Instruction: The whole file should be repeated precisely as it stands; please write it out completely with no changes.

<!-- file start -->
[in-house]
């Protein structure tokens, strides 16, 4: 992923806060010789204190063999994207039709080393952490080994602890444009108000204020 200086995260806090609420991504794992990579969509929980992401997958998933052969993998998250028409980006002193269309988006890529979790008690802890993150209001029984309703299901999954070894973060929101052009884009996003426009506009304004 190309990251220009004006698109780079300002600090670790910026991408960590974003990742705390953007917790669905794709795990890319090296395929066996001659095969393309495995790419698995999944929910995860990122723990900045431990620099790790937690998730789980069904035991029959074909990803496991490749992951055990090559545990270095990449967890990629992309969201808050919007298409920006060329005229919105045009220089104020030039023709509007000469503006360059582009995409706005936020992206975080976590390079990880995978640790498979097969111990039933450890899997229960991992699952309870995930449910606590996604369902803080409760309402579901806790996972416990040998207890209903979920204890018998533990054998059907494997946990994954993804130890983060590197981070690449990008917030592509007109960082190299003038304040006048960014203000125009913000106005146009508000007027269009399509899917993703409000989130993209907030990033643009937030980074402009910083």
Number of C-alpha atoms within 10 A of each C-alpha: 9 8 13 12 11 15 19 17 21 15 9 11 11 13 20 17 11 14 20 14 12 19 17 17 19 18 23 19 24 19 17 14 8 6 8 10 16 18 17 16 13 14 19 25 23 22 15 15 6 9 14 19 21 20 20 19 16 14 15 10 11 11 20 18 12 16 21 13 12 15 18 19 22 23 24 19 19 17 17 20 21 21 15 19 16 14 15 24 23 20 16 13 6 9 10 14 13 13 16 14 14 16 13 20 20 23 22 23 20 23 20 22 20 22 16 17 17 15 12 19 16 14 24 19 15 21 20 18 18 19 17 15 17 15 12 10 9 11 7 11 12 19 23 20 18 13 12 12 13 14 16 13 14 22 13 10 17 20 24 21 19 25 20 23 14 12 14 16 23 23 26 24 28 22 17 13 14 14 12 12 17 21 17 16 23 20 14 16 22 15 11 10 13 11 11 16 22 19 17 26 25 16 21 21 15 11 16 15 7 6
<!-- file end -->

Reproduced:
[in-house]
């Protein structure tokens, strides 16, 4: 992923806060010789204190063999994207039709080393952490080994602890444009108000204020 200086995260806090609420991504794992990579969509929980992401997958998933052969993998998250028409980006002193269309988006890529979790008690802890993150209001029984309703299901999954070894973060929101052009884009996003426009506009304004 190309990251220009004006698109780079300002600090670790910026991408960590974003990742705390953007917790669905794709795990890319090296395929066996001659095969393309495995790419698995999944929910995860990122723990900045431990620099790790937690998730789980069904035991029959074909990803496991490749992951055990090559545990270095990449967890990629992309969201808050919007298409920006060329005229919105045009220089104020030039023709509007000469503006360059582009995409706005936020992206975080976590390079990880995978640790498979097969111990039933450890899997229960991992699952309870995930449910606590996604369902803080409760309402579901806790996972416990040998207890209903979920204890018998533990054998059907494997946990994954993804130890983060590197981070690449990008917030592509007109960082190299003038304040006048960014203000125009913000106005146009508000007027269009399509899917993703409000989130993209907030990033643009937030980074402009910083």
Number of C-alpha atoms within 10 A of each C-alpha: 9 8 13 12 11 15 19 17 21 15 9 11 11 13 20 17 11 14 20 14 12 19 17 17 19 18 23 19 24 19 17 14 8 6 8 10 16 18 17 16 13 14 19 25 23 22 15 15 6 9 14 19 21 20 20 19 16 14 15 10 11 11 20 18 12 16 21 13 12 15 18 19 22 23 24 19 19 17 17 20 21 21 15 19 16 14 15 24 23 20 16 13 6 9 10 14 13 13 16 14 14 16 13 20 20 23 22 23 20 23 20 22 20 22 16 17 17 15 12 19 16 14 24 19 15 21 20 18 18 19 17 15 17 15 12 10 9 11 7 11 12 19 23 20 18 13 12 12 13 14 16 13 14 22 13 10 17 20 24 21 19 25 20 23 14 12 14 16 23 23 26 24 28 22 17 13 14 14 12 12 17 21 17 16 23 20 14 16 22 15 11 10 13 11 11 16 22 19 17 26 25 16 21 21 15 11 16 15 7 6